Kamala Harris on the verge of many, many firsts

Born of a mother from India and a father from Jamaica, Harris will become the first woman, first Indian American, first Black, first South Asian American and the first Asian ever elected as vice-president if Joe Biden wins the US presidential elections.
By Yashwant Raj | Hindustan Times, Washington
UPDATED ON NOV 07, 2020 08:00 AM IST
Democratic vice presidential nominee Sen. Kamala Harris (D-CA) addresses supporters at a drive-in election eve rally on November 2, 2020 in Philadelphia, Pennsylvania.(AFP)

Kamala Harris stands to write several chapters of history when she is formally declared US Vice-President-elect, a prospect that looks inevitable as the race for White House nears closure.

Born of a mother from India and a father from Jamaica, Harris will become the first woman, first Indian American, first Black, first South Asian American and the first Asian ever elected as vice-president if Joe Biden wins the US presidential elections.

Harris, who had accepted Biden’s announcement of her selection with a shout-out to her “Chithis” (Tamil for aunts) connected with several constituencies at the same time: African Americans, Asian Americans, South Asian Americans and, of course, the 4.5 million Indian Americans, 1.9 mn of whom are eligible to vote.

Perhaps alarmed by her wide appeal, President Donald Trump, who had one said she would be a “fine choice” as a running mate for Biden began to target her right away. He called her “nasty” and a “monster”. He frequently mispronounced her first name as a tactic usually employed to make Americans of different ethnicities feel unwelcome — he had done the same with President Barak Obama by insisting on adding his middle name whenever he referred to him — and led his supporters to boo at her at his rallies.

Trump ally and Republican Senator David Perdue took the President’s lead and mocked her name at a rally in Georgia. The Biden campaign turned that into a mobilisation opportunity with people jumping in to explain the meaning of their names, and offering suggestions on how to pronounce them right.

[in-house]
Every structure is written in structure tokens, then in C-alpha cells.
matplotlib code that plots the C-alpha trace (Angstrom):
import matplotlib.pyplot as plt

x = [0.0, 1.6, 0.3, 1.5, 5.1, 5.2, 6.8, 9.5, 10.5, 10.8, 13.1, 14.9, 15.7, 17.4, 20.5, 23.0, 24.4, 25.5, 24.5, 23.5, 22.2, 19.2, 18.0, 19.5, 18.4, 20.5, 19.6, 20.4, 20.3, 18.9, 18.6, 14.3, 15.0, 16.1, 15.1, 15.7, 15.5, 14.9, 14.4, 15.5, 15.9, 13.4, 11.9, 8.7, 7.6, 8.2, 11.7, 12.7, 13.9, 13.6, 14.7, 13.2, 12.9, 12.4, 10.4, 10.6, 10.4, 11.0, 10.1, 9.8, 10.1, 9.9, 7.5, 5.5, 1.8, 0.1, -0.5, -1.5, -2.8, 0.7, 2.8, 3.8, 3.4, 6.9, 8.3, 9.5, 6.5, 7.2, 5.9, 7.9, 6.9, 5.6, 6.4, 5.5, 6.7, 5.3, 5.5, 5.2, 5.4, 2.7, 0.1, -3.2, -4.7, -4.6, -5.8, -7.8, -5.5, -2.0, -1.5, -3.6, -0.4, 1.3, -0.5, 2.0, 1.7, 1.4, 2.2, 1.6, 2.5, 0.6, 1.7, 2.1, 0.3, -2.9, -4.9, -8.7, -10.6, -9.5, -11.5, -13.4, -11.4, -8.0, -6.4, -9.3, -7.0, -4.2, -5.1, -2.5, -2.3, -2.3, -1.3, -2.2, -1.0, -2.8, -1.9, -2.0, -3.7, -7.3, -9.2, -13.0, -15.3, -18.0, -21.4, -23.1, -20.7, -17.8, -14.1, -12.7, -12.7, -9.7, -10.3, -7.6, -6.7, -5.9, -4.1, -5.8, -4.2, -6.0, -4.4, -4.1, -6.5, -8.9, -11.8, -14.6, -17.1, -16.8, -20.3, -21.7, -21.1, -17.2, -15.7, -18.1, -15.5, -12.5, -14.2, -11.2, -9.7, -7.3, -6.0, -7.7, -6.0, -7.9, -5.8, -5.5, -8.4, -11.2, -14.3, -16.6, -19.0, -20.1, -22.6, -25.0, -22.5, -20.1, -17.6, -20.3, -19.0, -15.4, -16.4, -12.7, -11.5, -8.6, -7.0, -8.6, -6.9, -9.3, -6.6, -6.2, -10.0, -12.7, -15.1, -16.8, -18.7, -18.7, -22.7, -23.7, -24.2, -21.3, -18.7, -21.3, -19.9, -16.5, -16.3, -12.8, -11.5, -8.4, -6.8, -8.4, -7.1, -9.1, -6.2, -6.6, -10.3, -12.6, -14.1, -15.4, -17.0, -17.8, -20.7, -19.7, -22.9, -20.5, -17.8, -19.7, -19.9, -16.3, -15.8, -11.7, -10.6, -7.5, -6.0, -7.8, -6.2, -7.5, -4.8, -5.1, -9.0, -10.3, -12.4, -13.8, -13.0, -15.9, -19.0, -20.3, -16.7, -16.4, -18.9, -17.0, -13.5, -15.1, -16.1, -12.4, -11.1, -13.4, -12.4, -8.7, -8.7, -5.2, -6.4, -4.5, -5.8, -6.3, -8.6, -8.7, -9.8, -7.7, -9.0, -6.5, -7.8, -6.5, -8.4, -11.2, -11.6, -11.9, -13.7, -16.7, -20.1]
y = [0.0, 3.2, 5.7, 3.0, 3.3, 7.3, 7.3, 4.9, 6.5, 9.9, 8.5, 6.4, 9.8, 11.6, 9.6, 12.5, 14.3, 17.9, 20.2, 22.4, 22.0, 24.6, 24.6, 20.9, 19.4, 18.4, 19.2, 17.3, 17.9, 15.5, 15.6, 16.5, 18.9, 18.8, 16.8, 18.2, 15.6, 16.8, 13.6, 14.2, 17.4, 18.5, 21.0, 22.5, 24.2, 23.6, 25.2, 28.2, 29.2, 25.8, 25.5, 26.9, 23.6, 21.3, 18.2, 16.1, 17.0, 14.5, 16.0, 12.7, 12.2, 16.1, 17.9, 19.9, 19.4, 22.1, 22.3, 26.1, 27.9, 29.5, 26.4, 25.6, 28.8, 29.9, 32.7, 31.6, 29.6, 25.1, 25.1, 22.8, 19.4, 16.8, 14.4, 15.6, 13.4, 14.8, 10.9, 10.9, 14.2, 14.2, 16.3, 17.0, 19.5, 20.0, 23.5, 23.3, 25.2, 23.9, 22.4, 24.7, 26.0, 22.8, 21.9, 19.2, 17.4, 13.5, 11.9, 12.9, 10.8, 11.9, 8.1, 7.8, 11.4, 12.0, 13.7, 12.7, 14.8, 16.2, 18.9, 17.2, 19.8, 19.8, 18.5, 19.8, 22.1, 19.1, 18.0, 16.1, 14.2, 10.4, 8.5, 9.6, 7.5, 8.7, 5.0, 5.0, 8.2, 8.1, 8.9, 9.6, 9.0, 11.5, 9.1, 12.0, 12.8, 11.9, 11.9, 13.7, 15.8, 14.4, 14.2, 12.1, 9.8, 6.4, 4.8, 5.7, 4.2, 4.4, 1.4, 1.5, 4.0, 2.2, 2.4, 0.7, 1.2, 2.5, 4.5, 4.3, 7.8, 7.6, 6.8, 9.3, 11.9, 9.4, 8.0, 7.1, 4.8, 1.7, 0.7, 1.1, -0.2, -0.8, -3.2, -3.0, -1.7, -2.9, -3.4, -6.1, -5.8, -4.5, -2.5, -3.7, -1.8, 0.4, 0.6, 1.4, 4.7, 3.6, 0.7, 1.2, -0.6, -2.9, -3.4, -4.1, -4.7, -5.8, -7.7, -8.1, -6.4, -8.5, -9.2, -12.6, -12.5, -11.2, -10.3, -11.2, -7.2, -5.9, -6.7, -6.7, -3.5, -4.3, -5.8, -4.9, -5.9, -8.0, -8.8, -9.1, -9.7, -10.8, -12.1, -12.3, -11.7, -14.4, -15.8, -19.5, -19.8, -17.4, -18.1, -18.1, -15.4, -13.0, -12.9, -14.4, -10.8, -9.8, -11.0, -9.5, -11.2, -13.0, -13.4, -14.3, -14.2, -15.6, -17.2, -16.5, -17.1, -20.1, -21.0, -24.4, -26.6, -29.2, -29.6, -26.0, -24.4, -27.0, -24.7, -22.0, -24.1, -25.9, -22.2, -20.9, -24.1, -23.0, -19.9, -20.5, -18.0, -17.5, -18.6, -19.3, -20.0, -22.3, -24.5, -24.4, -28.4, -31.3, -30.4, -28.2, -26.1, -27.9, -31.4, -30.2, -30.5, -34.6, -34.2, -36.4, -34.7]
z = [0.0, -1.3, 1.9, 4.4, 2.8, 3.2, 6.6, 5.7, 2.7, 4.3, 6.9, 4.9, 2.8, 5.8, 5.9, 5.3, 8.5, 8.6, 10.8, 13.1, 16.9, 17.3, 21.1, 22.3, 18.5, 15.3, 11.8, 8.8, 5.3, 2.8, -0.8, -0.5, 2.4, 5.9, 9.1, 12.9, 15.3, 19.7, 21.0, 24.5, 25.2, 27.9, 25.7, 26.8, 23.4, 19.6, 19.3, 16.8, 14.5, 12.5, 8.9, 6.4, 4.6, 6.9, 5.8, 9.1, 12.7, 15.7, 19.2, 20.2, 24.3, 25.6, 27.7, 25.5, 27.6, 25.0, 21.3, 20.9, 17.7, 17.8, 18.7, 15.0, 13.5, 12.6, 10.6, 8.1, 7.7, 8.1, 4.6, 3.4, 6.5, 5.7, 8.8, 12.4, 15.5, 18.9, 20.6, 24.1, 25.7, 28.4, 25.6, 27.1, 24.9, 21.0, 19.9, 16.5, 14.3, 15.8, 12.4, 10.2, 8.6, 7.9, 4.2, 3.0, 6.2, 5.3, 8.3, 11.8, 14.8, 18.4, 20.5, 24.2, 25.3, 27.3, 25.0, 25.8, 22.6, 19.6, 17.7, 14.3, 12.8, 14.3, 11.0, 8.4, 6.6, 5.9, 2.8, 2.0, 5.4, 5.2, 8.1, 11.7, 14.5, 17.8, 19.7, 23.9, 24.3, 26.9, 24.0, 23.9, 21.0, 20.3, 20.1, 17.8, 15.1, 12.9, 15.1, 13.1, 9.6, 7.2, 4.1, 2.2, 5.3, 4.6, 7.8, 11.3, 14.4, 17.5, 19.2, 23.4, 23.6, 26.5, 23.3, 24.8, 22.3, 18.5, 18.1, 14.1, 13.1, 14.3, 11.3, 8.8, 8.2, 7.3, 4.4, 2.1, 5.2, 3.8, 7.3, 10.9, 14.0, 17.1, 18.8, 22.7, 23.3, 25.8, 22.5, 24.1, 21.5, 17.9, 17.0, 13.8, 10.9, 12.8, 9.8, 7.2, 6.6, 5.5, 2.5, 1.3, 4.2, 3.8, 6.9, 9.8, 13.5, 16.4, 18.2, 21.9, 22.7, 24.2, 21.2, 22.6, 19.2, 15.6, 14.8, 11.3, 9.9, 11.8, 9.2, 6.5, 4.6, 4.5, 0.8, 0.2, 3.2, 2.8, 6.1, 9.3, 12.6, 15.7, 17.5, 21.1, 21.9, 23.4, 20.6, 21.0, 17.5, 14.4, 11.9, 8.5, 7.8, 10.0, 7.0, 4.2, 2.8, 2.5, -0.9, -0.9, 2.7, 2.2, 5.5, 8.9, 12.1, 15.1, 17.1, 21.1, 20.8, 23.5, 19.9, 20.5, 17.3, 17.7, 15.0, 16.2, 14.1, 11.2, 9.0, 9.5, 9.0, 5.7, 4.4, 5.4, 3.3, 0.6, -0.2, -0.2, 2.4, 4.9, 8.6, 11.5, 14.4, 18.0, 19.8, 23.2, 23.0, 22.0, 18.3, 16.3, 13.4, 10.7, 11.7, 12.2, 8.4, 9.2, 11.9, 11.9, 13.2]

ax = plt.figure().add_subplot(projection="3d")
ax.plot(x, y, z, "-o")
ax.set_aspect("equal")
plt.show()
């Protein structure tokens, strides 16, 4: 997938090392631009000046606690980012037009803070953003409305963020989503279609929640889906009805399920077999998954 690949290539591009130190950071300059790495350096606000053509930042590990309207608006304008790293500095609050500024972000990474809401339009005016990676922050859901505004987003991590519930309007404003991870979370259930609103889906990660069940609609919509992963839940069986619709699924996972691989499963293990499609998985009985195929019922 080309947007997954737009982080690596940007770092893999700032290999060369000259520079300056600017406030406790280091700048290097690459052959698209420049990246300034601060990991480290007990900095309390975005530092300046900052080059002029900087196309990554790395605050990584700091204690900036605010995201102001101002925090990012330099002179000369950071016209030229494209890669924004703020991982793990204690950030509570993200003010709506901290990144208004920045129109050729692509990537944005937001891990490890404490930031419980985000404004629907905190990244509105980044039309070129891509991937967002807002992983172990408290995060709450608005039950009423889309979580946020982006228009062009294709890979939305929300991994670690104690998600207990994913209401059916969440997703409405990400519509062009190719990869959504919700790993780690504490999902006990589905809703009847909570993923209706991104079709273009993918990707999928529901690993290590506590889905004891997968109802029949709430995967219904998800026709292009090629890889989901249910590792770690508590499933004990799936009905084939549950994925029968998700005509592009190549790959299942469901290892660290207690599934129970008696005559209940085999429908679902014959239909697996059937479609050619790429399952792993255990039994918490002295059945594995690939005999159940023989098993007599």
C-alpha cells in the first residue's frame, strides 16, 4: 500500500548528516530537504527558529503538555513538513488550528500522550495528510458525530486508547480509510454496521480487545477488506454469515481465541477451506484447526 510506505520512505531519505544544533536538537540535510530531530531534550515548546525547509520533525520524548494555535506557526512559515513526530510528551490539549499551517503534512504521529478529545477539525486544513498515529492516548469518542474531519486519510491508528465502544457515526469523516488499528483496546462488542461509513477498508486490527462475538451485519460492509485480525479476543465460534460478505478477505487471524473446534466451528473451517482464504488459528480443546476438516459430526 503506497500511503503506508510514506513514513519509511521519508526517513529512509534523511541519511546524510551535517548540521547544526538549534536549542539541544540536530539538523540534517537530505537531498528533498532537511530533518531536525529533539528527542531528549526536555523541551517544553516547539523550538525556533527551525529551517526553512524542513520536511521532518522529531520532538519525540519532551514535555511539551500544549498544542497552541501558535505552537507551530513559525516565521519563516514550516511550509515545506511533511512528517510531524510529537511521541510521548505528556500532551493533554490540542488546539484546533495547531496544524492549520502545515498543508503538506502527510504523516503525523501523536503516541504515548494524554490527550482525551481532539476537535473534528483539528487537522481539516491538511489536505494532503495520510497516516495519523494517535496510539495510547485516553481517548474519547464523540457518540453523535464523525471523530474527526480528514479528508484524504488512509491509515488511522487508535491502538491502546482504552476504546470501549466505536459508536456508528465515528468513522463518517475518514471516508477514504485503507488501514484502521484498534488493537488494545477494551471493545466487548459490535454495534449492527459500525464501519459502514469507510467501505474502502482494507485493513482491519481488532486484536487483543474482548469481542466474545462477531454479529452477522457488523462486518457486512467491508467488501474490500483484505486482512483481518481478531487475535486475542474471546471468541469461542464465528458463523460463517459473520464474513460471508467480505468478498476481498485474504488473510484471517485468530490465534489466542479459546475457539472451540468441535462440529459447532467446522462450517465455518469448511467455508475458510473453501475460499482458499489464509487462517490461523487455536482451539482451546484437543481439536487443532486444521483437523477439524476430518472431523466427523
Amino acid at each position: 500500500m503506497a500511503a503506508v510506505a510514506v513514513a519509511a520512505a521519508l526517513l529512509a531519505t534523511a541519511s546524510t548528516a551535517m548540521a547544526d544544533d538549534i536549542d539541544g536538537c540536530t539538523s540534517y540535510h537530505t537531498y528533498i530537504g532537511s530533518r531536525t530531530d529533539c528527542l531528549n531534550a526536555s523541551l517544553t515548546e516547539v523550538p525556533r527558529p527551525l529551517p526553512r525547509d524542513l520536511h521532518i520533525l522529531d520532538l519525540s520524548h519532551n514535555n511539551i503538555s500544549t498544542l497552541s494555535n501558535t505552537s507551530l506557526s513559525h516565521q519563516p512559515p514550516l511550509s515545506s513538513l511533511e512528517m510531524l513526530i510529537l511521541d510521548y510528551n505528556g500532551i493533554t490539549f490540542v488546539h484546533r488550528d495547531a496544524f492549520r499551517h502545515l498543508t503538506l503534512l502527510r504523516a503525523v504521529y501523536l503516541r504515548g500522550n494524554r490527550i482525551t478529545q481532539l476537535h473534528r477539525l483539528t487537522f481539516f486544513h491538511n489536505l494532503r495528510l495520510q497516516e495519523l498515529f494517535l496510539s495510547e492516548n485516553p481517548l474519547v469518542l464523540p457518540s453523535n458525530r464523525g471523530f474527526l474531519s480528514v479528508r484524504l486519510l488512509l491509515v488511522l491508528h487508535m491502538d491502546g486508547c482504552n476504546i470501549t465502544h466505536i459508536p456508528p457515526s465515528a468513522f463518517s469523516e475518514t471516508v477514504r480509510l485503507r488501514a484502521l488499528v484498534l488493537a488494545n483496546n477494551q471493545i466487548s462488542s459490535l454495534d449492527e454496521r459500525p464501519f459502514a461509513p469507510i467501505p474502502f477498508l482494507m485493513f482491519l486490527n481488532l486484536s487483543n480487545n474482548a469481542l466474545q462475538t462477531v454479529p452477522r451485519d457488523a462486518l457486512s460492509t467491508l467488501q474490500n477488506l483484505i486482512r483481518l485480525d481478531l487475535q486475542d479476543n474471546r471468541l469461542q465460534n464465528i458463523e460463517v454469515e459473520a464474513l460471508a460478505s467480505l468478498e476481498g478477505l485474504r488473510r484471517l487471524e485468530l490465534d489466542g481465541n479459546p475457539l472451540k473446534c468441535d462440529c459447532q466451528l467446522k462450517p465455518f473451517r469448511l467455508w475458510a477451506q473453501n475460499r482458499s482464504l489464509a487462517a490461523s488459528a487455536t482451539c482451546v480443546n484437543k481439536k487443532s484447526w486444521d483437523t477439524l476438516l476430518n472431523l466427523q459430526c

The Indian American community was electrified by her selection. “Harris has mobilised Indian Americans, especially Democrats,” said a survey report by Carnegie. “Harris’ vice-presidential candidacy has galvanised a large section of the Indian American community to turn out to vote. On balance, while the Harris pick might not change a large numbers of votes (given the community’s historic Democratic tilt), her candidacy is linked to greater enthusiasm for the Democratic ticket.”

Harris spoke of mother Shyamala Gopalan Harris, who came to the United States from Chennai and was a breast cancer researcher, frequently while campaigning. “How I wish she were here tonight but I know she’s looking down on me from above,” Harris said the Democratic party convention while accepting her nomination as the vice-presidential nominee.

“I keep thinking about that 25-year-old Indian woman—all of five feet tall—who gave birth to me at Kaiser Hospital in Oakland, California... On that day, she probably could have never imagined that I would be standing before you now speaking these words: I accept your nomination for Vice President of the United States of America,” Harris said.

Harris started her career in public office as a public attorney in Oakland, California.

She was elected to the US senate in 2016 from the state of California and is now on track to be vice-president.

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